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Bitcoin and bananas
Written by Harriet Moll, creative director
8 August 2020
August is traditionally silly season for the newspapers because no business is getting done in parliament, everyone is taking time off and it’s mostly too hot to think. And so we tolerate the commonplace stories of talking dogs and religious faces in bread. But frankly people, it feels like we are trapped in a permanent silly season – many of the stories I read have been either bananas or terrifying, or both at the same time, since early March.
This week I have tried to keep it real for you and focus only on stories I know to be true, for example: friendship is all that matters, family dynasties are fascinating (in this case the Murdochs and the Kennedys) and Bitcoin is going to hit $20k by year end. Surely we can all agree on that?
Have a great weekend.
This interview on The Tim Ferriss Show with the Forrest Gump of Bitcoin, Mike Novogratz (and brother of author and Acumen founder Jacqueline Novogratz), breaks down why hedge funds are finally getting involved in Bitcoin and a lot more besides in a wide-ranging chat on the podcast I turn to the most.
And for those who want to get involved in Bitcoin as private investors, look no further than Zumo, a client of Charlotte Street Partners, based in Edinburgh, who’ve created the first UK-based app that makes buying, selling, storing and sending Bitcoin as simple as any other online purchase. Download from the App Store.
Listen to The Tim Ferriss Show – the Bitcoin conversation starts at minute 35:05.
The pages of a friendship
This year’s Booker long list includes more debut novelists than established writers and more women writers than men. Neither of these facts is necessarily good or bad of course, but the list is brimming with stories so diverse and original it’s hard to know where to begin – I want to read them all. I will start with Brandon Taylor’s Real Life, a story that follows a black biochemist in a mostly white graduate programme, and follow that with C Pam Zhang’s How Much of These Hills is Gold. Mostly, I will start with these two because the story of their friendship completely beguiled me when I saw their tweets last week. They wrote their books sitting next to each other for endless hours and now they have hit the Booker long-list together. Emoji with the hearts for eyes.
Read in The Guardian.
Peer pressure made me buy it
I have spent far too much money online since March. Now I learn it’s not all my fault. ‘Dark patterns’ are inserted into my experience by shopping sites to nudge me into buying, or in the case of Amazon in April, to stop me buying by telling me the shipping would take 3 DAYS instead of the usual 12 hours…. read this to make sure you know how shopping sites are manipulating you too.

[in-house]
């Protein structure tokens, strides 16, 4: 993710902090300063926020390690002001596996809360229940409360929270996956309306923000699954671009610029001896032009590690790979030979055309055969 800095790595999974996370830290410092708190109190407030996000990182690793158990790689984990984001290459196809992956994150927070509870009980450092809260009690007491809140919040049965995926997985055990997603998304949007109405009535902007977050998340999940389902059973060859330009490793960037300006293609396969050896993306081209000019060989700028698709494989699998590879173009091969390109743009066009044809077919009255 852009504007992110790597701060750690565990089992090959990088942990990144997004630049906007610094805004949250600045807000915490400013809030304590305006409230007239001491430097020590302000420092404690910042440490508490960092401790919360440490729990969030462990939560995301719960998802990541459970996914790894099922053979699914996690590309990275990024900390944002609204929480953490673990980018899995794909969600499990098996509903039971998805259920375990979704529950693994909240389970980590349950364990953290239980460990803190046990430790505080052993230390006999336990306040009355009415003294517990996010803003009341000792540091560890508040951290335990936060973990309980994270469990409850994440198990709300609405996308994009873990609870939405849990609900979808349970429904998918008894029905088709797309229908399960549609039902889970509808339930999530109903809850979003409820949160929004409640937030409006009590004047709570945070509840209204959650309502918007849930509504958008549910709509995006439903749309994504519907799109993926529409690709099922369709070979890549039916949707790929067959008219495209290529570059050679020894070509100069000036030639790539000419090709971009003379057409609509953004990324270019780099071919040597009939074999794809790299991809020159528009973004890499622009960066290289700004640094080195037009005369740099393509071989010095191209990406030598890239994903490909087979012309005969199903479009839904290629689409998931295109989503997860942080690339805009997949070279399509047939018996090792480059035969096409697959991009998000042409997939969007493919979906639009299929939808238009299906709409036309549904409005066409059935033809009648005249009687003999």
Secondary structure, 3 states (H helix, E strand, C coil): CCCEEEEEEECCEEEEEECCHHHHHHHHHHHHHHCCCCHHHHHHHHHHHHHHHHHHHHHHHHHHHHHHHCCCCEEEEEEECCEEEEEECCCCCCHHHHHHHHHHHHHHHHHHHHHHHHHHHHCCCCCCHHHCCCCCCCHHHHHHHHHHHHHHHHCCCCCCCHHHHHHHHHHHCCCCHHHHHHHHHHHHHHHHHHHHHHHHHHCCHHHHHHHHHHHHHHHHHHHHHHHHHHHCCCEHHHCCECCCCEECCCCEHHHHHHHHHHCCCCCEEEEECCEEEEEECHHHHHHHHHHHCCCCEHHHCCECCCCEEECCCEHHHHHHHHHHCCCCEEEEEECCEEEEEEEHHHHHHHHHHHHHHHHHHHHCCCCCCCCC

Read at Wired.
The Murdoch dynasty
Here we take a long look at the influence of Rupert Murdoch on the UK and on the world with this three-part BBC series. When you see his business interests and relationships laid out with all the old footage of Blair and Cameron et al, it all seems completely familiar and nostalgic almost. And yet now his influence is arguably being felt more in the US than anywhere else through the power of Fox News. A fascinating watch.
Listen on BBC iPlayer.
Coronavirus magical thinking
What are the chances of college kids wearing masks in their dorm rooms, keeping a physical distance from their friends and washing their hands all the time when they return to campuses across the US in a few weeks’ time? This article explains why all the intricate health and safety plans put in place by these institutions are likely to amount to no more than magical thinking in practice.
Read at Sapiens.
It’s all a conspiracy
The allure of conspiracy theories is not completely alien to me (no pun intended). Who doesn’t want a short cut answer to the chaos and the inexplicable cruelty of everyday human behaviour in the form of a story that may or may not contain some Martian overlords and/or the Rothschilds? But honestly there are now so many conspiracy theories that we are all liable to being swept up or at least confused by them. And none more so than the anti-vax crusade led by none other than Robert Kennedy Jr.
Read on Tortoise.
This week’s devastating explosion in Beirut has injured thousands and left nearly 200 dead. International aid is urgently needed to help this horrific crisis. Read this first-person article and feel inspired by the kindness of strangers and then, if you can, donate by clicking the link below.
Read in the New York Times and donate via the Lebanese Red Cross.
Michael O’Sullivan’s book The Levelling contains a road map out of rising global debt, central bank dependency and climate destruction, towards a new, people-centric world order.
I’ll be talking to him on Thursday, 20 August to discuss his book and the future of globalisation. Email us at firstname.lastname@example.org if you’d like to attend. I do hope you’ll join me.
Buy it from Waterstones.